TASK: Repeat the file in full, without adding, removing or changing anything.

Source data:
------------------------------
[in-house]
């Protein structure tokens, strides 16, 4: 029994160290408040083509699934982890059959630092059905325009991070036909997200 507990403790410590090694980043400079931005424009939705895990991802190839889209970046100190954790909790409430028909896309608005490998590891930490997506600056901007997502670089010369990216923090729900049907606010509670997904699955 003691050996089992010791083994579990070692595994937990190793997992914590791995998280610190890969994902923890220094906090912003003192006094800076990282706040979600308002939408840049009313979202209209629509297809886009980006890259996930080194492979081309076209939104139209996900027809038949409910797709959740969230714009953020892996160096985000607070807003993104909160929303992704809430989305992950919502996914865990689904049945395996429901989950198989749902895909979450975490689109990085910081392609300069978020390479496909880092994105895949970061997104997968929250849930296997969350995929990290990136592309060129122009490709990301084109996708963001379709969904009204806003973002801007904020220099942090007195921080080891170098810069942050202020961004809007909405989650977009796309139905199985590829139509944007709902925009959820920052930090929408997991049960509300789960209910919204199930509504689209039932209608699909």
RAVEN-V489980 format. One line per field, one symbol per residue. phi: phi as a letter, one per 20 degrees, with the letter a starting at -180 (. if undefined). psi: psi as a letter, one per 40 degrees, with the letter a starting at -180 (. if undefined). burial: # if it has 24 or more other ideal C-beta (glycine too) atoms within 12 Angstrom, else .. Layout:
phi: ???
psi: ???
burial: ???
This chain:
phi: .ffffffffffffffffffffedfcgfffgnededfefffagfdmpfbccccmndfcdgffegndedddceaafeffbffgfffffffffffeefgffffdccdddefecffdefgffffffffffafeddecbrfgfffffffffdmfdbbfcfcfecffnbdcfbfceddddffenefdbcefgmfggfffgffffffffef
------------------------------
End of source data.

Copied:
[in-house]
């Protein structure tokens, strides 16, 4: 029994160290408040083509699934982890059959630092059905325009991070036909997200 507990403790410590090694980043400079931005424009939705895990991802190839889209970046100190954790909790409430028909896309608005490998590891930490997506600056901007997502670089010369990216923090729900049907606010509670997904699955 003691050996089992010791083994579990070692595994937990190793997992914590791995998280610190890969994902923890220094906090912003003192006094800076990282706040979600308002939408840049009313979202209209629509297809886009980006890259996930080194492979081309076209939104139209996900027809038949409910797709959740969230714009953020892996160096985000607070807003993104909160929303992704809430989305992950919502996914865990689904049945395996429901989950198989749902895909979450975490689109990085910081392609300069978020390479496909880092994105895949970061997104997968929250849930296997969350995929990290990136592309060129122009490709990301084109996708963001379709969904009204806003973002801007904020220099942090007195921080080891170098810069942050202020961004809007909405989650977009796309139905199985590829139509944007709902925009959820920052930090929408997991049960509300789960209910919204199930509504689209039932209608699909």
RAVEN-V489980 format. One line per field, one symbol per residue. phi: phi as a letter, one per 20 degrees, with the letter a starting at -180 (. if undefined). psi: psi as a letter, one per 40 degrees, with the letter a starting at -180 (. if undefined). burial: # if it has 24 or more other ideal C-beta (glycine too) atoms within 12 Angstrom, else .. Layout:
phi: ???
psi: ???
burial: ???
This chain:
phi: .ffffffffffffffffffffedfcgfffgnededfefffagfdmpfbccccmndfcdgffegndedddceaafeffbffgfffffffffffeefgffffdccdddefecffdefgffffffffffafeddecbrfgfffffffffdmfdbbfcfcfecffnbdcfbfceddddffenefdbcefgmfggfffgffffffffef